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Reparations for civilian harm from military operations: Towards a UK policy

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UK compensation bill for civilian harm in Iraq and Afghanistan reaches £32m, but MoD still has no effective policy to handle claims

30 November 2021

The compensation bill for civilians harmed in UK military operations in Iraq and Afghanistan has now reached £32 million, according to a new report by Ceasefire Centre for Civilian Rights. During the last year the Ministry of Defence (MoD) has quietly settled some 417 claims related to Iraq, and 13 related to Afghanistan, to add to thousands already settled.

See the report here: https://www.ceasefire.org/wp-content/uploads/2021/11/CFR_Reparations_Nov21_Final.pdf

Despite a decline in official transparency, Ceasefire has drawn on freedom of information requests, MoD reports, ministerial statements and evidence submitted to Parliament to compile the most complete data yet on accountability for civilian harm. Total payments are currently running at £5.4 million in relation to Afghanistan (4,740 cases) and £26.4 million in relation to Iraq (1,893 cases). The final figures may be significantly higher.

Individual awards cover a huge range, from USD 750 for a child wounded in the face in Afghanistan, USD 10,200 for the killing of a husband, two sons and two daughters in a helicopter strike also in Afghanistan, to GBP 2.83 million to the family of Mr Baha Mousa and nine other Iraqis for violations of the right to life and the prohibition against torture. Over four hundred cases of arbitrary detention and mistreatment of civilians in Iraq were settled in 2020-21 but are subject to a confidentiality agreement.

‘The thousands of civilian death and injury claims recognised through official compensation awards give the lie to ministers’ assertions that claims from civilians are “vexatious”’, said Mark Lattimer, Executive Director of Ceasefire.

Civilians who suffer violations allegedly committed by UK military action can sue for reparation by bringing a complaint under the Human Rights Act 1998, bringing a claim under the common law of tort, or both. Civilians who suffer harm may in the past also have been given an ex gratia payment (which are made for operational reasons and do not recognise liability). Claimants, however, face a complex set of obstacles, including various limitation periods, immunities and procedural hurdles.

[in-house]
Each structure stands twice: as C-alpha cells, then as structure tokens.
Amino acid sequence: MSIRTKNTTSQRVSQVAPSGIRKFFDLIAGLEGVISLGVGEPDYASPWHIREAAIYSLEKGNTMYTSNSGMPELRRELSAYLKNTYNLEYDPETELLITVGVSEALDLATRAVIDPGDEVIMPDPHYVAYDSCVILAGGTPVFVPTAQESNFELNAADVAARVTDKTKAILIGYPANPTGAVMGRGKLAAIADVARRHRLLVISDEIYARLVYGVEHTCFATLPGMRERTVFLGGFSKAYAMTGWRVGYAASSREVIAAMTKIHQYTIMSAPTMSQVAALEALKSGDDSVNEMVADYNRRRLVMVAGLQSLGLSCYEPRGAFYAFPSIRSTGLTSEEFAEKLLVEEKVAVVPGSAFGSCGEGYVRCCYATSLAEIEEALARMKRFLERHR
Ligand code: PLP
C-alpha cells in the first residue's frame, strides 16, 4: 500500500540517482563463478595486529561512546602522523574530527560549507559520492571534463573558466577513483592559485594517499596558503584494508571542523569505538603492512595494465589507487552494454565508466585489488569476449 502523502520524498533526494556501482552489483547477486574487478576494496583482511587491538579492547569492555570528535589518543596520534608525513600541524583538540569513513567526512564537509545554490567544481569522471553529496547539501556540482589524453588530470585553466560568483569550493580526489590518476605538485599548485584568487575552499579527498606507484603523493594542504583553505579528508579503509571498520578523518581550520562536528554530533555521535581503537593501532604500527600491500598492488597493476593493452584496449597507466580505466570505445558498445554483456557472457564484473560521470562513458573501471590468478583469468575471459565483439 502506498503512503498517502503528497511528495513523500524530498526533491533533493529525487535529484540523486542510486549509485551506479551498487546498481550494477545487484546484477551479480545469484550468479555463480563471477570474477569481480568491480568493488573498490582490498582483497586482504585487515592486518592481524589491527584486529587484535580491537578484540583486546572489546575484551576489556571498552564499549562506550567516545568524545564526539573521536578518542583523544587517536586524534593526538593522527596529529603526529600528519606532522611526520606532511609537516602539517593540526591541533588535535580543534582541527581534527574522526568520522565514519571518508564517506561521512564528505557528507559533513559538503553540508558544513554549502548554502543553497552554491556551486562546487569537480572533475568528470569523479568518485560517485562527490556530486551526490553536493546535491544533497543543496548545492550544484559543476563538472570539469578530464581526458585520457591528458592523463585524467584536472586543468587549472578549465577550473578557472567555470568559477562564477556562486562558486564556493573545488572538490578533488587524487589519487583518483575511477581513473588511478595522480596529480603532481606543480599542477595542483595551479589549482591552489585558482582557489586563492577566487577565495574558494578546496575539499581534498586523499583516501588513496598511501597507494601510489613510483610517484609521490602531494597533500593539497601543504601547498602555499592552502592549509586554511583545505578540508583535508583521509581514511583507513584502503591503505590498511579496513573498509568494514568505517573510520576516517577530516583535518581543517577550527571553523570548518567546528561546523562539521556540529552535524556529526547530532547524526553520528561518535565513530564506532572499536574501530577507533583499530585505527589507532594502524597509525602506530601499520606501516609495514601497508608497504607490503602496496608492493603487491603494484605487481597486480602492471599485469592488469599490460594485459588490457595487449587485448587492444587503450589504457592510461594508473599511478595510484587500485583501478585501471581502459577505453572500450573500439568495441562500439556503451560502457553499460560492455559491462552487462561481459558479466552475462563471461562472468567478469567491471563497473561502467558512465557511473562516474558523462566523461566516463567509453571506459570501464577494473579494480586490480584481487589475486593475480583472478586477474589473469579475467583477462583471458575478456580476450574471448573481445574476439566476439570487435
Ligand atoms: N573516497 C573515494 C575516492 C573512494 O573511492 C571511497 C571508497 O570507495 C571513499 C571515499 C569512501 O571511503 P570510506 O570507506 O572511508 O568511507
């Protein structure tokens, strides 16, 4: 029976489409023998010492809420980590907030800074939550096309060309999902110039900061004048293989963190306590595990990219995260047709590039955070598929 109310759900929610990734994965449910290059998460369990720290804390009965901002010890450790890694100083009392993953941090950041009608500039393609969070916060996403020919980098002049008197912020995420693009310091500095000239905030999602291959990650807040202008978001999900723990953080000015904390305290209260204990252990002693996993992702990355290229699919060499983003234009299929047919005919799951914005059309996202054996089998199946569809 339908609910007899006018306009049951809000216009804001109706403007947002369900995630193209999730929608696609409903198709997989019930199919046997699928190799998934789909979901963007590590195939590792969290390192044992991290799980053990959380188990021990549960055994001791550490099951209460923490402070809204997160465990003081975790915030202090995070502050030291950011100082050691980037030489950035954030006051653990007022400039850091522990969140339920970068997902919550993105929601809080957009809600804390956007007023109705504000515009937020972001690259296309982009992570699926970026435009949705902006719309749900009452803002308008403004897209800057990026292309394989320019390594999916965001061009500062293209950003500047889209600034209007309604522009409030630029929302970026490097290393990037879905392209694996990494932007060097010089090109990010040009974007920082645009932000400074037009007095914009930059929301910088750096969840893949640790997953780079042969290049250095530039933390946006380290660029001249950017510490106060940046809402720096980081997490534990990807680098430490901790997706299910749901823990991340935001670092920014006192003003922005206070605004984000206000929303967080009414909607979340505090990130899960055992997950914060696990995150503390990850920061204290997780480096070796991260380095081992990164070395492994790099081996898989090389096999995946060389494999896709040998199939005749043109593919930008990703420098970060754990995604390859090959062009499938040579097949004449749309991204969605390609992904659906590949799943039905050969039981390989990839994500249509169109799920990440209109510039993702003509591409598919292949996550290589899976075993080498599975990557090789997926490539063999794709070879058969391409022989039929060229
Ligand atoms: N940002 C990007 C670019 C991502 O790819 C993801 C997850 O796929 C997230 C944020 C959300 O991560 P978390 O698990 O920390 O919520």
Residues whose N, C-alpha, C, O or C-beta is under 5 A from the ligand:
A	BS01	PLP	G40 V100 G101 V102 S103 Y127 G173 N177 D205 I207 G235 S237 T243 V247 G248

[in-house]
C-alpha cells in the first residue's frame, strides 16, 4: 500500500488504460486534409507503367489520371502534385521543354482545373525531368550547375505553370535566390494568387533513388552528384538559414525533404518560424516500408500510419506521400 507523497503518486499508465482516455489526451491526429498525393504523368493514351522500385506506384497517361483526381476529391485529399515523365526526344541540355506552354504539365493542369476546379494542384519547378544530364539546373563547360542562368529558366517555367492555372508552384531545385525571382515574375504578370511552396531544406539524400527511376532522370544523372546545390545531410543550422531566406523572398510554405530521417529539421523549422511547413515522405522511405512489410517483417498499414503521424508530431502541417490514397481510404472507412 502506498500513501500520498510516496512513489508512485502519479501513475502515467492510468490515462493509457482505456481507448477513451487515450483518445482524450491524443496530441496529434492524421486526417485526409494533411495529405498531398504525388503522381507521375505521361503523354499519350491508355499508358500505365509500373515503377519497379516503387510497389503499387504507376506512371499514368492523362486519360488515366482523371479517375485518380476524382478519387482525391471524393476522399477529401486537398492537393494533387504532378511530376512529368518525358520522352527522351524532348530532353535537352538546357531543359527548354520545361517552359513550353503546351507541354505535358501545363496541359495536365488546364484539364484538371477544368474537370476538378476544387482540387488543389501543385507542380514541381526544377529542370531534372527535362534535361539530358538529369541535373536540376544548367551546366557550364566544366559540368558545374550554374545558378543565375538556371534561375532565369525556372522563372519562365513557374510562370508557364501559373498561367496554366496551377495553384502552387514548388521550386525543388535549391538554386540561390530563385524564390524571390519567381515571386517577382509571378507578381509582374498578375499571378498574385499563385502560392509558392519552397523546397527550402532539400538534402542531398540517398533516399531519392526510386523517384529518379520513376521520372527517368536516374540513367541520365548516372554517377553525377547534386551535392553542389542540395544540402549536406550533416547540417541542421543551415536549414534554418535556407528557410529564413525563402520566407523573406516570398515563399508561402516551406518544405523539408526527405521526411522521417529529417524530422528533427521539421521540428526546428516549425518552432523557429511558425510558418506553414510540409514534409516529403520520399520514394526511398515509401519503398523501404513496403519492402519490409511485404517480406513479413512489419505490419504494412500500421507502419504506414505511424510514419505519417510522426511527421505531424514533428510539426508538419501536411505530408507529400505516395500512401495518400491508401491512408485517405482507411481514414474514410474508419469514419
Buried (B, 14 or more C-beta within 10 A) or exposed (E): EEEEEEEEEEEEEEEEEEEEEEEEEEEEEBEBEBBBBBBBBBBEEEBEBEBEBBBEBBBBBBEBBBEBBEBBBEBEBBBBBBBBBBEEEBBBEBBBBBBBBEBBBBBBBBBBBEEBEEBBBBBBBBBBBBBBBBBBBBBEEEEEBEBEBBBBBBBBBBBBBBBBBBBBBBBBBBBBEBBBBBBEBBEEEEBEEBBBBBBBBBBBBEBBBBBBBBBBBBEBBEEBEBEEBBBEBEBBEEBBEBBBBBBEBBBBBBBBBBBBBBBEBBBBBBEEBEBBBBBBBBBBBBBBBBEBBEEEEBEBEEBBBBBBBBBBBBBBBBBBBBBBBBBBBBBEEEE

The figures for Iraq show that the number of claims that have led to an offer of compensation following civil litigation is smaller than those processed by personnel in theatres of operation, but litigation has resulted in much higher average awards (over £60,000 compared to under £2,000), better reflecting the gravity of the harm suffered.

The total number of civilian compensation cases, at 6,633, dwarfs the total of 14 criminal prosecutions of UK service personnel for offences against the local population in Afghanistan and Iraq between 2001 – 2021.

With UK operations continuing in Iraq and Syria as part of the anti-ISIS coalition – including over 1,700 RAF airstrikes to date – the report argues that reparations for civilian harm cannot be dismissed as a legacy issue.

‘An increase in the use of airstrikes has led to a decrease in accountability, said Mr Lattimer, joint author of the report. ‘Civilians who have lost their loved ones in an airstrike may find it impossible even to identify which coalition member carried out the strike and are met with blanket denials of responsibility’.

The challenges faced by civilians in accessing reparations have been compounded by government attempts to limit military accountability, including a new 6-year ‘longstop’ on civil claims from both civilians and veterans introduced by the Overseas Operations Act 2021 and the removal of Treasury approval for making ex gratia payments.

Building on recommendations in the Chilcot Report, international legal standards and comparative practice (including from Australia, Iraq, the Netherlands, the USA, NATO and the UN), the report recommends that the UK should introduce a policy on reparations for civilians who have been subject to harm in UK military operations overseas:

The UK should take a holistic approach to reparations that also takes into account the obligation to provide restitution, rehabilitation, satisfaction and guarantees of non-repetition, as well as compensation.
Where civilian casualties are suspected to have occurred (including as a result of information from Battle Damage Assessments or from credible external allegations), effective, prompt, thorough and impartial investigations should be conducted, governed by the right of families to know the fate of their relatives.
Where civilian casualties are determined to have been caused by UK overseas operations, the Ministry of Defence should offer compensation to civilian victims and/or bereaved families as a matter of policy. A Civilian Harm Compensation Scheme should be established to enable the effective processing of claims.
Notes for editors:

  1. Reparations for Civilian Harm in Military Operations: Towards a UK policy is published by the Ceasefire Centre for Civilian Rights on 30 November 2021.

  2. For further details or interview, contact mark.lattimer@ceasefire.org Tel: +44 7970 651342.